Forum Thread: Bash Script

Bash Script

I am making a bash script to find a file/directory. I am begining bash and i picked this as a start to scripting. My script is not changing directories to root, it is but it isn't. I googled my problem and tried making a function like someone mentioned but it did not work for me.

I got rid of some comments for easier reading

#!/bin/bash
#Find files and directories

#VARIABLES
#==================
User=$USER #variable for the enviromental variable $USER (Who you are)
PresDir=$PWD #Variable for the enviromental variable $PWD (Present working directory)
Root=/ #Variable for root directory
#==================

clear #Clears screen providing a clean slate to work on

echo "
===================================================
Hello $User, enter a file to search for.
==================================================="

read WANTEDFILE

sudo find $Root $WANTEDFILE | grep $WANTEDFILE

$PresDir #Print Our Pres Directory

sleep 2 #Sleep 2 seconds before continuing commands

clear #Clears the screen presenting the food. . . file on a silver platter

ls -l $WANTEDFILE #Long lists the WANTEDFILE

exit 0

13 Responses

Did it run at all? Or did it just show and vanish in a half a second?
What is $WANTEDFILE BTW?

Exactly what do you want this script to do? Just find a file or folder?

Yes it runs and searches for what i type into the terminal after the "Hello $User" statement, read takes what i type and stores it into $WANTEDFILE which is a variable that i defined after the read command.

I run it, and it waits for me to type the file i want to find after the "Hello $User" statement, it then comes up with the following errors:

IptableChart
/home/kalfy/Documents/IptableChart
find: `IptableChart': No such file or directory
./InteractiveSearch: line 21: /home/kalfy/BashScripts/BashScriptProto: Is a directory

It must change directories because i execute it in BashScriptProto, and it shows the path to IptableChart. But the $PWD shows that ./InteractiveSearch line 21 is were we are after it executes the commands just before we list the file.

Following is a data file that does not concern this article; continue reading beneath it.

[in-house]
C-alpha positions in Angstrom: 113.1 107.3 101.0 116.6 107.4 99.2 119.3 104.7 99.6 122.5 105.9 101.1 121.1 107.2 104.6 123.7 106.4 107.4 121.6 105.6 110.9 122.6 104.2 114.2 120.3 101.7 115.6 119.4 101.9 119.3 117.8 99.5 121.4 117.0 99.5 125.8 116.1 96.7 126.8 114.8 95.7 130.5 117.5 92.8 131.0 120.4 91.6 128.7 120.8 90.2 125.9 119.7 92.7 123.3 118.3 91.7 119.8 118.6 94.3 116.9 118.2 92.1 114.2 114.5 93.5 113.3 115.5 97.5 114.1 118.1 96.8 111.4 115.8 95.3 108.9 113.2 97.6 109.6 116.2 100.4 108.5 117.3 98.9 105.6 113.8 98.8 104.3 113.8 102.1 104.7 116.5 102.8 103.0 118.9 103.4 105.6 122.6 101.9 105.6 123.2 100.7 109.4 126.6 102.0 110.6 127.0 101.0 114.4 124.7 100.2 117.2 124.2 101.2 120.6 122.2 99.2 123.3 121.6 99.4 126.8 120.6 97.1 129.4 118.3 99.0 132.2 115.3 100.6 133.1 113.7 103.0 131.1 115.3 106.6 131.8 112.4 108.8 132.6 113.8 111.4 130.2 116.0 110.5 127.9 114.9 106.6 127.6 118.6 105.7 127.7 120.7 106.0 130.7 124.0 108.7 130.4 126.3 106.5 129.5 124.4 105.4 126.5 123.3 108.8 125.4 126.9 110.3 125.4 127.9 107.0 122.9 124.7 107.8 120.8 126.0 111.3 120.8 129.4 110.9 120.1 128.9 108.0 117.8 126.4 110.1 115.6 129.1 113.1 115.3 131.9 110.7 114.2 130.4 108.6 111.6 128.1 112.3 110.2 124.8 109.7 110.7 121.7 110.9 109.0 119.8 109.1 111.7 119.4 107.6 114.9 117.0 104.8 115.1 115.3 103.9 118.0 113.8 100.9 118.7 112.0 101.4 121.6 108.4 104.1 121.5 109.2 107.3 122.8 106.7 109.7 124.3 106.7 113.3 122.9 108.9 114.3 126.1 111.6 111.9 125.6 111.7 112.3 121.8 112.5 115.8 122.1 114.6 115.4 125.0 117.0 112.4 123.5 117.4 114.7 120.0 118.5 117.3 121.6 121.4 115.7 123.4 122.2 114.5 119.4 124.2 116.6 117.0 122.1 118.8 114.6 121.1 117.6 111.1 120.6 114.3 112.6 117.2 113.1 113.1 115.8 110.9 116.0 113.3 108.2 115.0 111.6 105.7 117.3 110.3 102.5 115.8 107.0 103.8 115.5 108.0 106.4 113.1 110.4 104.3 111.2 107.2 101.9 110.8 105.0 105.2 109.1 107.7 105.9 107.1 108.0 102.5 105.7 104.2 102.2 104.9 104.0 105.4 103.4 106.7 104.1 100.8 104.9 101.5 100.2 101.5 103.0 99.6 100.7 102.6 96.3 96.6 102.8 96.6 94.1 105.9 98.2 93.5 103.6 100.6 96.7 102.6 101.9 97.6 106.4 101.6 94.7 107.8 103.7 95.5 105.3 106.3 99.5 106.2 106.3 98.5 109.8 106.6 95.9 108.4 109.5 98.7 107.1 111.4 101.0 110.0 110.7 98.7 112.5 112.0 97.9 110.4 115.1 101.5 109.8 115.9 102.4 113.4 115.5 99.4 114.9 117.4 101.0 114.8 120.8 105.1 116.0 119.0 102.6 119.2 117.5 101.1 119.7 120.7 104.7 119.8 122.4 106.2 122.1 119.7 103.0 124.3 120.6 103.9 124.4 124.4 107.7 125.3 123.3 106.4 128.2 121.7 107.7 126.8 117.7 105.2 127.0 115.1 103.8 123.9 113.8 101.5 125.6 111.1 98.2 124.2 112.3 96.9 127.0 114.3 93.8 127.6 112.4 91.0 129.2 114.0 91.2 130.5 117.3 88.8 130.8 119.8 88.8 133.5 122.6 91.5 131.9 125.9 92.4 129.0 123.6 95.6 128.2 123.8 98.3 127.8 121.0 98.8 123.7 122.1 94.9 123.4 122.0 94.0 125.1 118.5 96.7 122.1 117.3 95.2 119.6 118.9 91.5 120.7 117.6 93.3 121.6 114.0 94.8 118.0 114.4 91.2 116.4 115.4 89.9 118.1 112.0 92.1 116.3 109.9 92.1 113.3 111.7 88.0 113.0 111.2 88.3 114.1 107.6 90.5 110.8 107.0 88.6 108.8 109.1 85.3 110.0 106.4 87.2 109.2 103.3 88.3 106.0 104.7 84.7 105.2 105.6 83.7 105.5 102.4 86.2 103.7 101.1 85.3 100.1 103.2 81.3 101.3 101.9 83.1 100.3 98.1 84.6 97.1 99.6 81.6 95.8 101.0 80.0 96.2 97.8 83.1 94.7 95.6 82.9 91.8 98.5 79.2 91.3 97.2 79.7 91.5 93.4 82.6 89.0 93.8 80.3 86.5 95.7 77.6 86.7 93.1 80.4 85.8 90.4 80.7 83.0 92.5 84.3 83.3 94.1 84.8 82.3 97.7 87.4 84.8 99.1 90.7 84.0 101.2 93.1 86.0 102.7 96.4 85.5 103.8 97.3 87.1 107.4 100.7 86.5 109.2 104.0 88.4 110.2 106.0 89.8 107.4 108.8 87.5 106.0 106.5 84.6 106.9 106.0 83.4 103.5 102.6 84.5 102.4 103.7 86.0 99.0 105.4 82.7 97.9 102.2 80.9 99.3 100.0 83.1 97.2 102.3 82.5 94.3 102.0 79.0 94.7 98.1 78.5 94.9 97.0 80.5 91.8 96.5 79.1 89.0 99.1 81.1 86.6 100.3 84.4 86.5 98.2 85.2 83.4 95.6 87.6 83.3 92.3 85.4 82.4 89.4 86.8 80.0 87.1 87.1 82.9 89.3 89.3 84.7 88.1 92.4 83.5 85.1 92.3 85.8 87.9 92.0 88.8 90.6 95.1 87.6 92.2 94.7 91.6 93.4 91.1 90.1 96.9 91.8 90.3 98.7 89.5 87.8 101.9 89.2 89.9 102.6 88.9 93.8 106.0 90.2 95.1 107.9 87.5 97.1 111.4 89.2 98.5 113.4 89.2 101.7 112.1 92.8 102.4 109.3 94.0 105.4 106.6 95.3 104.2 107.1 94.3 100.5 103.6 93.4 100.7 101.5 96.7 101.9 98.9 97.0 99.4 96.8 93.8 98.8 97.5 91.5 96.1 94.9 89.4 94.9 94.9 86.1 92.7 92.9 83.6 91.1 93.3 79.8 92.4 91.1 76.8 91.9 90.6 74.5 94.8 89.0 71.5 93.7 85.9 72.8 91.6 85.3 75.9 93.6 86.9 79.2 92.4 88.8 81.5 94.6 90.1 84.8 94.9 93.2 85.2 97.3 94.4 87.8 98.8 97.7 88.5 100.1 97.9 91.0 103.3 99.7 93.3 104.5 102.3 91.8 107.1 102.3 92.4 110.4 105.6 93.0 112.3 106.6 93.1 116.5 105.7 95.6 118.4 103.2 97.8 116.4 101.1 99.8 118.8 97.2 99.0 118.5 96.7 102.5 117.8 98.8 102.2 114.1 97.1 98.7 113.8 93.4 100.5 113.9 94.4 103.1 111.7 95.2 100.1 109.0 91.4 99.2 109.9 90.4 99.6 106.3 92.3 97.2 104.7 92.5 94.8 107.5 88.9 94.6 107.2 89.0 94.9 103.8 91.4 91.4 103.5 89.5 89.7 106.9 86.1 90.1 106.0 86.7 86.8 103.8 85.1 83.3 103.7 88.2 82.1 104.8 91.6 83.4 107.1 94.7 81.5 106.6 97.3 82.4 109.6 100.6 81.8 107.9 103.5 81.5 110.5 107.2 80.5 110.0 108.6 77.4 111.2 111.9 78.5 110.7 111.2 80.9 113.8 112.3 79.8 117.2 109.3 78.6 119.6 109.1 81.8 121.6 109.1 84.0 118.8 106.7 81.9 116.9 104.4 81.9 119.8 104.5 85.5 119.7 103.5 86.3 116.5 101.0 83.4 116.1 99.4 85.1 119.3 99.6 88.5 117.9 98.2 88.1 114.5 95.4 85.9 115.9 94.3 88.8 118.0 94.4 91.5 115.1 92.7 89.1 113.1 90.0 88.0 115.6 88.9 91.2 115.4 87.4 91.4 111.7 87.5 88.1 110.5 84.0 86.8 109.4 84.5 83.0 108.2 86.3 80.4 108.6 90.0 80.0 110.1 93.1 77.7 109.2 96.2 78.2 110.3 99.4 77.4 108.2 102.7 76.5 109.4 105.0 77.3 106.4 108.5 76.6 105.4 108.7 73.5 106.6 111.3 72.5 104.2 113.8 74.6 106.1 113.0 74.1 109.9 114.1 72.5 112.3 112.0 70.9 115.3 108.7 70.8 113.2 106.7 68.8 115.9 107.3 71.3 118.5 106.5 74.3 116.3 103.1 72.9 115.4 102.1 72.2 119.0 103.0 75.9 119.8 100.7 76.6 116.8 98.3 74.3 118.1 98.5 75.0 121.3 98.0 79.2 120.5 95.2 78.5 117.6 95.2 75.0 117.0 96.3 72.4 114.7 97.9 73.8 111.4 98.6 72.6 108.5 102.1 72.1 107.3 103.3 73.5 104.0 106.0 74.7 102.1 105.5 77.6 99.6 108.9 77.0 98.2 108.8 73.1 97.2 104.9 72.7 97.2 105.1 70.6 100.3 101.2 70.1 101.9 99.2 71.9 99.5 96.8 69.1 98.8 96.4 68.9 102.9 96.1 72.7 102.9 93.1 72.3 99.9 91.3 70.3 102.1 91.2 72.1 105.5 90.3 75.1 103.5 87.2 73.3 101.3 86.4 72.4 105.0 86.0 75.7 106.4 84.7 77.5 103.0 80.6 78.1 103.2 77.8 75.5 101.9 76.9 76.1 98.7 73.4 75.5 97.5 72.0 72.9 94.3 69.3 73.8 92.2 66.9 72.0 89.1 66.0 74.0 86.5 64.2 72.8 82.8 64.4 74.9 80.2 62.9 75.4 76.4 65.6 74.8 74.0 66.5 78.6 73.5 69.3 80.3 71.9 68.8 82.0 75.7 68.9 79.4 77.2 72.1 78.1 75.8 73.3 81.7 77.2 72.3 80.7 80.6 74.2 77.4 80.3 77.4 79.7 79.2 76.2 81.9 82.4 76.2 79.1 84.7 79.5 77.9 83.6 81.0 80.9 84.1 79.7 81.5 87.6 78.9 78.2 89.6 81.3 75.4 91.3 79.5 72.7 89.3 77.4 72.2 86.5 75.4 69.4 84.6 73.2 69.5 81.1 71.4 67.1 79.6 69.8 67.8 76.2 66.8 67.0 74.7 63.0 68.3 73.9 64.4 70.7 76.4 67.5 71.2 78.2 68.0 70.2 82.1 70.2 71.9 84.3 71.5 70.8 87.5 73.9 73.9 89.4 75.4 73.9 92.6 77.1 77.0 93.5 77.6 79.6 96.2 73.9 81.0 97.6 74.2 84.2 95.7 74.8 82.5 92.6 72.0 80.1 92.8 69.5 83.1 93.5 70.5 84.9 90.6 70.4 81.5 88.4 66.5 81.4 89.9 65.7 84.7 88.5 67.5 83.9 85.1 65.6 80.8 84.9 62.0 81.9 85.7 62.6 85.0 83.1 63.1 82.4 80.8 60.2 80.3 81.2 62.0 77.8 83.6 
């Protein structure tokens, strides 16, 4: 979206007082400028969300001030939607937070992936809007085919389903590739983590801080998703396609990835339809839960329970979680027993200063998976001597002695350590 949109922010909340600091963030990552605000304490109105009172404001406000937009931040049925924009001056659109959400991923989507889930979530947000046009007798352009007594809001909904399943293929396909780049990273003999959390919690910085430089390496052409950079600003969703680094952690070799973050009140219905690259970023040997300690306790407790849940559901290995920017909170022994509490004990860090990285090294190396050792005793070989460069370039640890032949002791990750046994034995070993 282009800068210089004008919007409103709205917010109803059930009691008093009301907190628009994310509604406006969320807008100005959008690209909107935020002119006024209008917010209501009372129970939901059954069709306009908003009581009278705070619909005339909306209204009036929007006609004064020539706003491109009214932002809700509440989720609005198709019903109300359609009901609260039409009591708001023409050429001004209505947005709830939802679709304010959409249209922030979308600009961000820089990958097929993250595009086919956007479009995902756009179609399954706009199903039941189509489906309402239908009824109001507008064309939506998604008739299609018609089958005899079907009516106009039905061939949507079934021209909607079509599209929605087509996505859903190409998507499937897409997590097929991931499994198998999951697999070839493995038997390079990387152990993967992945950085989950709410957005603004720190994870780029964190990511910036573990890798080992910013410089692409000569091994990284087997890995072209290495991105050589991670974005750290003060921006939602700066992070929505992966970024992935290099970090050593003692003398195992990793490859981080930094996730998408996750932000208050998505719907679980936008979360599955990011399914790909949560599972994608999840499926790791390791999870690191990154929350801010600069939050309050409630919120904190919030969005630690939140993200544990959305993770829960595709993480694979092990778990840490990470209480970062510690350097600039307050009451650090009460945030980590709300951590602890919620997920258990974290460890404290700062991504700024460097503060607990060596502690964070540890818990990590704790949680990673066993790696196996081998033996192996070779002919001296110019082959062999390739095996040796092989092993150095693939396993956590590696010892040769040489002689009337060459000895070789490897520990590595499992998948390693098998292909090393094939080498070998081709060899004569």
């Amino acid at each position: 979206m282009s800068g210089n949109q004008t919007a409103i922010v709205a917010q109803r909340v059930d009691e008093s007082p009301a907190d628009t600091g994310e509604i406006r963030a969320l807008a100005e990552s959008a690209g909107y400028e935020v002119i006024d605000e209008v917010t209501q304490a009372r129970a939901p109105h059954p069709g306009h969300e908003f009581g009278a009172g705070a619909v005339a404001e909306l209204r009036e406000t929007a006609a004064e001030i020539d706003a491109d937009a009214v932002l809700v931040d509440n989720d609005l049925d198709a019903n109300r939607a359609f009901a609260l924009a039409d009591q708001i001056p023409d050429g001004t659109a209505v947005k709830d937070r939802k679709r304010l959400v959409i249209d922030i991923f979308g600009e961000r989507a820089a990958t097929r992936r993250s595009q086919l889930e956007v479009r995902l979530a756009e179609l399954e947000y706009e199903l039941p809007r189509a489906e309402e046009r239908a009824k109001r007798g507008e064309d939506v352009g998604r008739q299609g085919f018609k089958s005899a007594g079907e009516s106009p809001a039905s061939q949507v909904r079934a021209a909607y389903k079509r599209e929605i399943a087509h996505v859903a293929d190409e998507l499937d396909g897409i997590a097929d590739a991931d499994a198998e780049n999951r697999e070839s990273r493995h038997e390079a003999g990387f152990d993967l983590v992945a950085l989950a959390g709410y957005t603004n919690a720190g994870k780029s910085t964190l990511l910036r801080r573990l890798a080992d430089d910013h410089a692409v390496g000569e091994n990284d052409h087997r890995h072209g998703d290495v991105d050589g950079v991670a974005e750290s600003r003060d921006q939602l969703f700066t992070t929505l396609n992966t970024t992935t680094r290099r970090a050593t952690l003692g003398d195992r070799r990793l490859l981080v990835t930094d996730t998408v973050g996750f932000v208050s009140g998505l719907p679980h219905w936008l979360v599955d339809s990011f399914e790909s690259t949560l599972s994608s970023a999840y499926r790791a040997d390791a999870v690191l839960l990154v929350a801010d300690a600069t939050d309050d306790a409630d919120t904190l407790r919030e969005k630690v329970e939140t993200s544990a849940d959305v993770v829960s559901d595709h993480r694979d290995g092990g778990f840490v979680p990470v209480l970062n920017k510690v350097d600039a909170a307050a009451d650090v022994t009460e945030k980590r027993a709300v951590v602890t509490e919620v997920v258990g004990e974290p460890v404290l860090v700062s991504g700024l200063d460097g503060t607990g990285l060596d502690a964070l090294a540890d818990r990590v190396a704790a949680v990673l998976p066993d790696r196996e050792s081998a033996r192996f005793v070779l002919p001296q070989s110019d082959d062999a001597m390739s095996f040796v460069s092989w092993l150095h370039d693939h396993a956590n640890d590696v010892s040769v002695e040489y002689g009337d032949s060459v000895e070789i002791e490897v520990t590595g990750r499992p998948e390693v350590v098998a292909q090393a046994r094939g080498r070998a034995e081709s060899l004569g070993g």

My goal of this script is to present the user with a welcoming message, and to take whatever they type as input and have the script find that file on the computer then print it out in long list format. I was wanting it to find both directories and files.

I tried making root a string like Cracker | Hacker mentioned but it did not work. i tried both single and double quotes

Cool I'll work this out for ya and post it back in a few minutes.. Maybe it's what you want, maybe I may have to tweak it some..

Thank you for the help. I will be working on it tomorrow so i may get it, may need to read more into bash scripting instead.

Take a look. It may be what you kinda wanted.

sudo find $Root $WANTEDFILE | grep $WANTEDFILE

Is that grep needed? Aren't you searching for the file that you want to find, and then showing only things pertaining to that file? Well wouldn't that work in itself instead of needing to grep out the file?

I will examine and build/change the script as i can. I don't need the present directory part, i just put it in to see if CD had changed directories to the root directory. If i make any significant changes, which after seeing all you done is doubtful that my changes will be significant i'll post the final one.

No the grep is not needed, for some reason i came to the thought it would stop the find command from posting all the directories it goes through which it doesn't. Find was probably posting the directories it couldn't access without sudo when i come to think of it (permission denied).

#!/bin/bash
#Find files and directories

#VARIABLES
#==================
User=$USER #variable for the enviromental variable $USER (Who you are)
Root=/ #Variable for root directory
#==================

clear #Clears screen providing a clean slate to work on

echo "
===================================================
Hello $User, enter a file to search for.
==================================================="

read WANTEDFILE

clear && echo -e "\n\n\tThis is not the file you are searching for...\n\n\t" && sudo find $Root -iname $WANTEDFILE -exec ls -l {} \;

exit 0

Why is "Root" a variable? Isn't the root directory always the same?

Hi OTW, yes its not needed. i just left it in there because it was in the original script.

Of course a "find / (...)" would do the same.

Yeah I just re worte it the way he wanted. I saw no use for it either, swapped out his find for the correct one. find / -f -name blah blah blah

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